The situation is very different with people on the transgender spectrum. There is a presumption that people reporting transgender feelings or identities are deranged, so that they don’t actually feel the way they say they feel, or that their feelings arise from some underlying pathology, and those feelings will go away as soon as that pathology is “cured.” (If this sounds a lot like how same-sex attractions were viewed 50 years ago, or how dissidents were treated in Soviet Russia, it’s because it is.) The problem (as others, such as Julia Serano have better described) is that since cis people, by definition, don’t feel those feelings and cis people are the measure of all things, transgender feelings must be somehow twisted to fit cis people’s experiences and, if they can’t be made to fit them, then they must therefore be different from what their subjects say.

    The idea that there must be “objective evidence” of people’s trans nature stems from this attitude.

    This is even before you deal with researchers who have an axe to grind, of the “I know the truth, don’t bother me with evidence.” People such as Paul McHugh, Kenneth Zucker, Blanchard, and Bailey fall into this category. Their research is about as reliable as “creation science.”

    There’s the additional complication that telling the truth about one’s transgender identity and feelings can have serious consequences. On the one hand, until recently, the only way to get transition treatment or official support was to tell officials and medical providers exactly what they wanted to hear, regardless of how one actually felt. On the other, people who are known to be trans are routinely disowned by family, ostracized by friends and community, likely to be victims of violence, lose their jobs and their homes, and face injustice and violence from government and law enforcement. Most of us learn at a very early age to be very circumspect about what we say and who we say it to. If the researchers are the same people who will provide transition treatment, or who will provide documentation so they can use the correct bathroom or change their names, as is true for most of the research in the past, then it’s no wonder the results are unreliable.

    Julia Serano’s Whipping Girl goes into this in more detail. BTW, also see her post on Medium, which Shiv links to in her next post.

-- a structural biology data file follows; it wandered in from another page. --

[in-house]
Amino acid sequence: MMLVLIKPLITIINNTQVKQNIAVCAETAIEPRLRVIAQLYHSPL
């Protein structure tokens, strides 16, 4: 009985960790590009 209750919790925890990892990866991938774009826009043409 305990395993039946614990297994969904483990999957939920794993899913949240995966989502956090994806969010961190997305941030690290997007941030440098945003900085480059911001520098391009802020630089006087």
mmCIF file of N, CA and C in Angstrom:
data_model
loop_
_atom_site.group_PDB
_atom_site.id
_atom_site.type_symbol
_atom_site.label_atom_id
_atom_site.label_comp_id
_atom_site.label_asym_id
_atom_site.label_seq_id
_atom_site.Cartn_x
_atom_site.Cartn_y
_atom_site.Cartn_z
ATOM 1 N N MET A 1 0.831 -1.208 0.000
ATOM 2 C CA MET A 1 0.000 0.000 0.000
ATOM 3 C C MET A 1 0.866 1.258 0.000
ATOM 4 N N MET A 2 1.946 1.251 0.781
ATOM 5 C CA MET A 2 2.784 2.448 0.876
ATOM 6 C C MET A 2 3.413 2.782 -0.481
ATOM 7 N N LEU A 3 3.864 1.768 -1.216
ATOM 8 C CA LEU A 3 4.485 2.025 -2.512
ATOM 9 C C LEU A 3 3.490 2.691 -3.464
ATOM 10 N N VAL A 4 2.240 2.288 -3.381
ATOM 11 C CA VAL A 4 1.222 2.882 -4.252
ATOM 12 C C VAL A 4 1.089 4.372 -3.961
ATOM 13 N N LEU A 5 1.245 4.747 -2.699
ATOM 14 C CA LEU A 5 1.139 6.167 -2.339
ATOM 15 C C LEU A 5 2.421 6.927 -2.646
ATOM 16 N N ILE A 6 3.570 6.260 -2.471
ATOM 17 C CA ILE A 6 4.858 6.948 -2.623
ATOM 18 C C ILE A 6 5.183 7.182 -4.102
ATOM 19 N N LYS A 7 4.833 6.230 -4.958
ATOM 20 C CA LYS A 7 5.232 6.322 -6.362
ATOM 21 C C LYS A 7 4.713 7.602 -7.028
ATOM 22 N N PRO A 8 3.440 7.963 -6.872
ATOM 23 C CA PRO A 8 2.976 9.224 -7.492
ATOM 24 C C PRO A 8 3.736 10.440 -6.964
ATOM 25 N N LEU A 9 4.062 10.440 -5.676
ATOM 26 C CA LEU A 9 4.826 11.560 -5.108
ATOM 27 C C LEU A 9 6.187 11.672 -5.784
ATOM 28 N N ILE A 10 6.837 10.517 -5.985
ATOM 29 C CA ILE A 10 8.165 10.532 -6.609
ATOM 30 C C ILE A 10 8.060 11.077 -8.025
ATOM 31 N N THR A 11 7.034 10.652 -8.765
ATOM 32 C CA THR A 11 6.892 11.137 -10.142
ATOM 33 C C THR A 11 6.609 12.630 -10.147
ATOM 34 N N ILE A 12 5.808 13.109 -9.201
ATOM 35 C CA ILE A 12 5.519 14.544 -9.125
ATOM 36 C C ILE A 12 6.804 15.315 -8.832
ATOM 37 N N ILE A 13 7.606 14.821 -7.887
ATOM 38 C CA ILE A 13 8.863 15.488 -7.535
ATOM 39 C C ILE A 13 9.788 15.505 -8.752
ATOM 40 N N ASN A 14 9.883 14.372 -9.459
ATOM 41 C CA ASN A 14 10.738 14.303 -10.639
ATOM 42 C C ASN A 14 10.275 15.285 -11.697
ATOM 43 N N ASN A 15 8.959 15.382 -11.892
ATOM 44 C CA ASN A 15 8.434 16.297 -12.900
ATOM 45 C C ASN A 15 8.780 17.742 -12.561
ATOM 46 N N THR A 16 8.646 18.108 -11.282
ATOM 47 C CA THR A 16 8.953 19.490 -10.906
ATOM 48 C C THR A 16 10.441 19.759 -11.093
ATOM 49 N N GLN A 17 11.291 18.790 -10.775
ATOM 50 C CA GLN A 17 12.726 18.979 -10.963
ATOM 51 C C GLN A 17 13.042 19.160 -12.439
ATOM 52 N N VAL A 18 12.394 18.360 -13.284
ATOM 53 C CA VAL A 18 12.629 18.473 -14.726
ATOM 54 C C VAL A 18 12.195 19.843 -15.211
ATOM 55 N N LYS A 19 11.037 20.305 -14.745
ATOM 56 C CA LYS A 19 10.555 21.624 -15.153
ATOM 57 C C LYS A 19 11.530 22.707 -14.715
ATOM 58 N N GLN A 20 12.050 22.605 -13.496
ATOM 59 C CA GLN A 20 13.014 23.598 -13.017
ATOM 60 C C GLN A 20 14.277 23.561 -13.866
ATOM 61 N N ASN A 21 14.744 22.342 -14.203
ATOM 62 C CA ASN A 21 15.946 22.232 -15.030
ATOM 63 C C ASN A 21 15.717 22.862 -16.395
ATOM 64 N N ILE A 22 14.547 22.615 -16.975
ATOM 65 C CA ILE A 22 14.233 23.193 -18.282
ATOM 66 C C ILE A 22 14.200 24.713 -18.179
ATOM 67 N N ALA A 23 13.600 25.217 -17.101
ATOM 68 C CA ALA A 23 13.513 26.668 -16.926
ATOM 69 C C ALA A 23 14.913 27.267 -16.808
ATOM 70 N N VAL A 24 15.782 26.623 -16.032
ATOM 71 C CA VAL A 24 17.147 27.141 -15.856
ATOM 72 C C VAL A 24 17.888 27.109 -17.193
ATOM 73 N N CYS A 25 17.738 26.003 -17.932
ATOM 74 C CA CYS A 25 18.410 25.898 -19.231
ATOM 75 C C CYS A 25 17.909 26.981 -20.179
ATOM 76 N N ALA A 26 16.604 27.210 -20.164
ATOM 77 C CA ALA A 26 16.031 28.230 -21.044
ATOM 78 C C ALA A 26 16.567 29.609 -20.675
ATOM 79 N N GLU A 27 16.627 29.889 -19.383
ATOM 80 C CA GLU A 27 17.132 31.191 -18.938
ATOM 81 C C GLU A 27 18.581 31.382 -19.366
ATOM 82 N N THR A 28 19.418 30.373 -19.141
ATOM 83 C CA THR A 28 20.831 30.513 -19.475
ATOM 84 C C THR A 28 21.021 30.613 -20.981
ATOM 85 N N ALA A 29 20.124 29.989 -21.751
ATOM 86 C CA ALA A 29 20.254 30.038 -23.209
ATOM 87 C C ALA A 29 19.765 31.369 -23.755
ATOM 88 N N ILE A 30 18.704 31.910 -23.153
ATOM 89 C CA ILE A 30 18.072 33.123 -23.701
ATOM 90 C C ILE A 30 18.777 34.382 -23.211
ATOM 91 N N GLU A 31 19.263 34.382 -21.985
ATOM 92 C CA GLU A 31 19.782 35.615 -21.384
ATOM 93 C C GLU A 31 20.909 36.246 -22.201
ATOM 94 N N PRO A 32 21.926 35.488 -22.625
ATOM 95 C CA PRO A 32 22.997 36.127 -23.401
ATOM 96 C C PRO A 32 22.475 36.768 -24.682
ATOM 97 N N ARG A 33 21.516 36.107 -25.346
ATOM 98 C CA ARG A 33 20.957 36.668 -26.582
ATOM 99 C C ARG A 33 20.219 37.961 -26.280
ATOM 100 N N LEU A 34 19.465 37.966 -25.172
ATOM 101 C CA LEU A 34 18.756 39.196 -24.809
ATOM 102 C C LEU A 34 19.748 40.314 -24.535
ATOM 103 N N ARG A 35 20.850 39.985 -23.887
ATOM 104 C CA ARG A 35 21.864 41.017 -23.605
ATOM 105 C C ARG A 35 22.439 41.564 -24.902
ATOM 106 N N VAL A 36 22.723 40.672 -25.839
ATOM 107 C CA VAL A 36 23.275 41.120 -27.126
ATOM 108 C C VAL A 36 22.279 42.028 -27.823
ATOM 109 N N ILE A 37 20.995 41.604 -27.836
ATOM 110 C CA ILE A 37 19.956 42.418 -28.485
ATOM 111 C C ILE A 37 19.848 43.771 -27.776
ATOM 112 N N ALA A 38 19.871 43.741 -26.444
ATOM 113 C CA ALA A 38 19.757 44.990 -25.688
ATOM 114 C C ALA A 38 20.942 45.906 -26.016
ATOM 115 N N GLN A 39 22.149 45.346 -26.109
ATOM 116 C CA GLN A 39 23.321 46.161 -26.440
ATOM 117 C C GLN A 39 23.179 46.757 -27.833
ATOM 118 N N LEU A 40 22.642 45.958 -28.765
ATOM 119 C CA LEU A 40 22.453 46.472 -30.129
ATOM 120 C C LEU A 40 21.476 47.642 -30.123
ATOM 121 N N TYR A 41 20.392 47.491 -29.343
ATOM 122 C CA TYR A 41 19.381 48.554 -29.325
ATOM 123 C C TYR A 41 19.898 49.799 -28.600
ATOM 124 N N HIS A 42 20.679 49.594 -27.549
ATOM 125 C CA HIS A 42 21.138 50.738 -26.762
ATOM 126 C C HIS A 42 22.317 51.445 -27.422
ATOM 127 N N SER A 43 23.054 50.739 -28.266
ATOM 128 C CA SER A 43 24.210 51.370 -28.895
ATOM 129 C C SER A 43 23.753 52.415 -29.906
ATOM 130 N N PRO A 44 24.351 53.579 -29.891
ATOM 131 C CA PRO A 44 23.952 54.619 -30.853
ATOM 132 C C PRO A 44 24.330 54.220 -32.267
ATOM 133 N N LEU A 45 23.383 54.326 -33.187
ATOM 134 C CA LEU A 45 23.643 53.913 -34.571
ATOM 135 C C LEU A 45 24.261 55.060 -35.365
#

4. Bronan says

    Project implicit is awesome, and it is probably safe to assume that everyone has some kind of bias.

    However, while scientists are not immune, a huge part of their job is to monitor and correct for bias, which makes them one of the most likely subgroups of humans to be less biased. I think it is extremely problematic to ascribe bias to the scientific community at large, *particularly* when the subjects they are trying to study have been taught to doubt their own feelings and to squeeze into policed gender roles.

    There is a lot to tease out with this subject matter, and since huge parts of it are meta-self-perception-with-reference-to-perceived-external-locus-of-evaulation (there is probably a german word for it) we will need scientists and activists trusting each other and working in tandem. Personally, I believe that a huge subset of trans-pain could be neutralised if we could all get together and just agree to stop gender-policing. The deeper understanding of the neurological and sociological causes/mechanisms of gender identity will take time, but we already know where the latter-stage exacerbating factors come into it – from people trying to make other people fit into their stupid little mind-boxes. That shit stops, we can start to make progress.

    Its not above anyone’s pay grade! Truth is the lodestone. Go as deep or as shallow as you like, just follow the lodestone.

  5. Great American Satan says

    Holy smokes. Those are some big comments. It’s good to add reading on the subject for the interested, especially when my OP was so skimpy, but these would probably be more appropriate to have on Shiv’s article.

Leave a Reply

Your email address will not be published. Required fields are marked *